Interview tips for bay area employment


Now that you know WHAT to do, let’s talk about what NOT to do when you have your interview. Some of these suggestions may seem like a no-brainer, but still, they should be highlighted.


Assume casual dress is ok for a high-tech or start-up company! If you’re unsure about what to wear, ask the recruiter. They are more than happy to give you advice. Our personal preference is that people always dress professionally for the interview, no matter what the company culture is. You are representing yourself and therefore should always put your best foot forward.

Lie. At all. About any of your experiences. Ever. (enough said)

Use colorful language. If you’re just starting out in the professional world after or during college, you will get farther faster if you omit the “likes” and “totallys” from your vocabulary. Practice with a friend if you need to. Also, you should not swear or make any kind of ethnic or slang reference at all during an interview. This is not the place to show how “cool” you think you are.

Talk bad about a previous employer. We’ve all had lousy experiences, but in 99% of those experiences, you can find something good about the situation, even if it is that you learned you didn’t like it! Get your mindset in a positive place and try to represent your time at that horrific company in a professional way. No one wants to hear that you were treated unfairly or that they just “didn’t get it”. If you’re unsure what to say when they asked why you left, it’s completely ok to say that it just wasn’t a fit for you. If they ask why, then you can find an honest reason (prepare this in your head before the interview)…perhaps you didn’t feel passionate about the product or you weren’t comfortable with the direction of the company or department.

Badmouth a Previous Co-Worker

The same goes with previous co-workers. This is a very small world we live in and there is a good chance that one of the people you’re speaking with will know the person you despise from Company A. Let it go. If they ask if you knew them, simply say yes and leave it at that.

Use your cell phone. Leave it in the car or turn it off. You can live without it for a few hours, I promise. You don’t need the distraction of your buddy texting you in the middle of the interview.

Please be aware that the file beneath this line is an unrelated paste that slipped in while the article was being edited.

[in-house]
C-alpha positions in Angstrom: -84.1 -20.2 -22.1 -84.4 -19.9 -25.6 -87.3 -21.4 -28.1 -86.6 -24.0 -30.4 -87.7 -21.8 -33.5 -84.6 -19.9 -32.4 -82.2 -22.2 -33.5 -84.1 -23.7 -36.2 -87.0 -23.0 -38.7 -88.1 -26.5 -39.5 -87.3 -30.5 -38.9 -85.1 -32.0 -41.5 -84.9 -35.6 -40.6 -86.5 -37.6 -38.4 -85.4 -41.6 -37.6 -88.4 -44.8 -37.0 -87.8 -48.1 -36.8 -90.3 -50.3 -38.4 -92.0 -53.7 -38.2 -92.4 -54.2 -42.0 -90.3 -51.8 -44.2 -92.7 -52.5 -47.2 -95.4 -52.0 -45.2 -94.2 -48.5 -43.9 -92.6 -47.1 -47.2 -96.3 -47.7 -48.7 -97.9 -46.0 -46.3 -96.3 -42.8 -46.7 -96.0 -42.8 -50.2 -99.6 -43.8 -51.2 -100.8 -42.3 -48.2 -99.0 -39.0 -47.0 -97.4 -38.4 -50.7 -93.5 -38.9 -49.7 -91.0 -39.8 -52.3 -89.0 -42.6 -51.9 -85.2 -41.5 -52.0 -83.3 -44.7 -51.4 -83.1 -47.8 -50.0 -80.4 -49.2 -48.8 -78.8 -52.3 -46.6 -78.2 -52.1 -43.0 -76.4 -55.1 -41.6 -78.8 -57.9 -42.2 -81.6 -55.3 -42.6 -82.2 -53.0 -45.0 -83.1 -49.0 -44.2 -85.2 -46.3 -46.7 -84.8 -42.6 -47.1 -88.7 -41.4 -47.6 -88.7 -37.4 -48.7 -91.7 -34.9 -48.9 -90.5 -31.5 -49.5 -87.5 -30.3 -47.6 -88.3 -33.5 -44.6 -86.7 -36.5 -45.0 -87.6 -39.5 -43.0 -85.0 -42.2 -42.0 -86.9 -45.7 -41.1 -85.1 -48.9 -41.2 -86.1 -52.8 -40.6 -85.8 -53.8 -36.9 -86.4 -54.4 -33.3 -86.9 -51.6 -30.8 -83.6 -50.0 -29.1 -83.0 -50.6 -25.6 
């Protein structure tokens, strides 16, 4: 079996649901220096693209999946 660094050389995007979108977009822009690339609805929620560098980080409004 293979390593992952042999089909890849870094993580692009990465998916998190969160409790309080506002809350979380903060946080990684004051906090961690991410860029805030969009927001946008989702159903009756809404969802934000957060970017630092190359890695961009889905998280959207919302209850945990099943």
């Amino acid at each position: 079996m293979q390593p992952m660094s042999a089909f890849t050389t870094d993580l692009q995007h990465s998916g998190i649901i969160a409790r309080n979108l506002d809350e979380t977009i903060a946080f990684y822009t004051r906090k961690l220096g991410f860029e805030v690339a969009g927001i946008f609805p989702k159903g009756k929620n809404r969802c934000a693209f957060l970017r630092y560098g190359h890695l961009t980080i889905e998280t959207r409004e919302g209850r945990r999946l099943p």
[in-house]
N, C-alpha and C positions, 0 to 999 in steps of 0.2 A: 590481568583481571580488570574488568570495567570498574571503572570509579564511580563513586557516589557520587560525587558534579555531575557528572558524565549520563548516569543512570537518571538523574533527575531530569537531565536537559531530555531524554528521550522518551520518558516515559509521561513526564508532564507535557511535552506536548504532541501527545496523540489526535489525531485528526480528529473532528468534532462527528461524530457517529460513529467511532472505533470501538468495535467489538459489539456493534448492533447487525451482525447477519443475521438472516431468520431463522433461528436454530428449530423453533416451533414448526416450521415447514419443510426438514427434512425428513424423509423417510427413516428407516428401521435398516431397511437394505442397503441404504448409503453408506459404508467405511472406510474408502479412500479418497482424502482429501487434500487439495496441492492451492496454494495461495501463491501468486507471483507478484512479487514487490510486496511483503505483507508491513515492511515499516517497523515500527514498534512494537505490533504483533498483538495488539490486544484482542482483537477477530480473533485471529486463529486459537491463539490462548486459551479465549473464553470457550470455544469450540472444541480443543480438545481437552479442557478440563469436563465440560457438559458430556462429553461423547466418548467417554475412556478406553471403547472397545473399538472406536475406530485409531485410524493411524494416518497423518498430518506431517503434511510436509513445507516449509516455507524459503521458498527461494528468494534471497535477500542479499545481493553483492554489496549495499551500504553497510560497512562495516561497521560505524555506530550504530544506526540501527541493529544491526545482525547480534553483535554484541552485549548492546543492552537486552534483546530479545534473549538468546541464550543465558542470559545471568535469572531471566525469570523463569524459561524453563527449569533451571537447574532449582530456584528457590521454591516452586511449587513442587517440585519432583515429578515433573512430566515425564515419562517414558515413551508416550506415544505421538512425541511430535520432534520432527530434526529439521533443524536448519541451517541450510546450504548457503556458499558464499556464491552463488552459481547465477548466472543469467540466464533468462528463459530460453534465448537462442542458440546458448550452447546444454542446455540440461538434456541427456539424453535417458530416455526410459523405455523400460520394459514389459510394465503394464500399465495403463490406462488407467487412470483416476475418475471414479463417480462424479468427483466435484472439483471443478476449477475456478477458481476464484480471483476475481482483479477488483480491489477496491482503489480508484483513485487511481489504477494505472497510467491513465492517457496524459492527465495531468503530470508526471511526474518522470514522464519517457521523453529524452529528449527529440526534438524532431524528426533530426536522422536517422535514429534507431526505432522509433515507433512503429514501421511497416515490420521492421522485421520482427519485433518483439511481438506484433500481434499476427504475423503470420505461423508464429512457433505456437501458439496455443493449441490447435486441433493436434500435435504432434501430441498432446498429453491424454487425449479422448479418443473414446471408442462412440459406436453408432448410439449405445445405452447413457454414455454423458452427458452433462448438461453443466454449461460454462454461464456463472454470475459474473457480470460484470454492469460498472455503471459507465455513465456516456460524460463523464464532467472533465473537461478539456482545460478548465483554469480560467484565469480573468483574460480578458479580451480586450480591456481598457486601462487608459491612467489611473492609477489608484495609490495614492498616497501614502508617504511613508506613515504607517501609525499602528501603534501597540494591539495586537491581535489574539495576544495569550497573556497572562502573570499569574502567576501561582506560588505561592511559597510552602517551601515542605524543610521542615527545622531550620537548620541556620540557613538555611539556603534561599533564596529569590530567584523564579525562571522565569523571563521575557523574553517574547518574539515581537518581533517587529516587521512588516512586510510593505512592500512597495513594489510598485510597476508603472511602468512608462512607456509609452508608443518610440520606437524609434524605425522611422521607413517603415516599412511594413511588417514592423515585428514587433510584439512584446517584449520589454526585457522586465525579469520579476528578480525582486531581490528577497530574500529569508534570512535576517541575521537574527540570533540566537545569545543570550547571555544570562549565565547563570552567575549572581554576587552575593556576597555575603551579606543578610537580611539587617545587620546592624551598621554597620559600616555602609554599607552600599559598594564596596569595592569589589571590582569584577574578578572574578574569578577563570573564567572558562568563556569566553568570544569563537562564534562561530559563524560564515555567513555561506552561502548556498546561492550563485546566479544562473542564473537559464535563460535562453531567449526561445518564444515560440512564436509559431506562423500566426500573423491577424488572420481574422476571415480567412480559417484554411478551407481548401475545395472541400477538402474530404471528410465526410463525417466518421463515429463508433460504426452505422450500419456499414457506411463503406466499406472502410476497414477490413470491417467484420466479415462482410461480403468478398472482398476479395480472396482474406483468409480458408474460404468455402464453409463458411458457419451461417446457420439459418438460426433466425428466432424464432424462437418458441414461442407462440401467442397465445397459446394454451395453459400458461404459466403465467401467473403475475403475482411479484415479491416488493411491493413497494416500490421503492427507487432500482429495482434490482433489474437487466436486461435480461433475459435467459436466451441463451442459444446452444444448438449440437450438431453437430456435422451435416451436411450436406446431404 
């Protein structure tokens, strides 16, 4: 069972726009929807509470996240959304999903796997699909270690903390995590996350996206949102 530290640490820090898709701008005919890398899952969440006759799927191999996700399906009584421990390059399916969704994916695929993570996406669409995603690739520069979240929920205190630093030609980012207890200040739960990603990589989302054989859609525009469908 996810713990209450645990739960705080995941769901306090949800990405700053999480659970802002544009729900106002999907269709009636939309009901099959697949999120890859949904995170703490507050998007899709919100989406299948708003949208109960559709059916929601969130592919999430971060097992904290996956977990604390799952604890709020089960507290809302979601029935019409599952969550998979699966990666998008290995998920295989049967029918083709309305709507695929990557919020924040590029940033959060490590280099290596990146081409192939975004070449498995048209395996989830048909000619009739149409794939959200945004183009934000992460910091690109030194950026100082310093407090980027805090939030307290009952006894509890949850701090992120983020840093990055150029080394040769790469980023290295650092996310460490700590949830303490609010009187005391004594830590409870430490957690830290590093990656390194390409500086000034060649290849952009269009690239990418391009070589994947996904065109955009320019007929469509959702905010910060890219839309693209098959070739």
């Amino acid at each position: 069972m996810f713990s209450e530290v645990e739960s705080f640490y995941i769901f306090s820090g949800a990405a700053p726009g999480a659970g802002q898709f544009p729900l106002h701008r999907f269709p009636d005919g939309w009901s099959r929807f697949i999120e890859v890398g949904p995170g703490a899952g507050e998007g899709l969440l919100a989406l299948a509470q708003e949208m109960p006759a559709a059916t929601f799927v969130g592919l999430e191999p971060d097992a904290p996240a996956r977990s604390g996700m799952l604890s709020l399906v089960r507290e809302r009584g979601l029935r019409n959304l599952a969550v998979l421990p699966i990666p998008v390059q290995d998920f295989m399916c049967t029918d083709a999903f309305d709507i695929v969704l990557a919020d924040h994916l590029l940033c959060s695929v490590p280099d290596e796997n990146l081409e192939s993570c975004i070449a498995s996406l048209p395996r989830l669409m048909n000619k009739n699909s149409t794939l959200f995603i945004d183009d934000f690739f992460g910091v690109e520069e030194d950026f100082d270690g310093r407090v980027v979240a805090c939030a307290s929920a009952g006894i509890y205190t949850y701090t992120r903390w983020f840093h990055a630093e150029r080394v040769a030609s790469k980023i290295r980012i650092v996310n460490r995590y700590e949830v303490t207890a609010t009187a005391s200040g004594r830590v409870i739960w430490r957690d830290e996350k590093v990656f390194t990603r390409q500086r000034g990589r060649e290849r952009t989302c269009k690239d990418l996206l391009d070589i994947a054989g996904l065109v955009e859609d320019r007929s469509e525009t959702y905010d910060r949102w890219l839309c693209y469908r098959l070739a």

Underestimate the power of the Recruiter or HR Representative! Never think that an HR person is not a value add. You could be the best technical/non-technical talent there is, but if HR thinks you’ll be a nightmare to manage, they won’t support the hire. And most of the time management listens to them.

Forget to ask questions. So at the end of a long interview day, the very last person says to you “do you have any questions for me?” DON’T say “nope, I’m good.” Every single person on this planet likes to be asked about themself. So even if you’ve run out of business related questions, you can always ask “how long have you been with the company?” or “what drew you to this technology/company/group?” or “what do you like about it?” You’d be surprised at what kind of dialogue this opens up for you. See above for more suggestions. If you’d like ideas about what to ask, read our blog article that has suggestions.

Talk about politics or religion. You know those disclaimers on every job description about not discriminating against applicants because of race, sex, religion etc??? Take that as a clue that you should not discuss these topics during an interview. If it’s not relevant to the job, don’t bring it up. Don’t ask if they have medical coverage for your 15 children. Don’t tell them about your religious awakening. Don’t brag about voting for a particular party. Just keep it related to the job and you should be fine.

Remember: An interview is an opportunity to highlight your best skills, traits and education. It is a time to be at your best. If you need help preparing for an interview, reach out to a recruiter or trusted friend to coach you prior to the interview.

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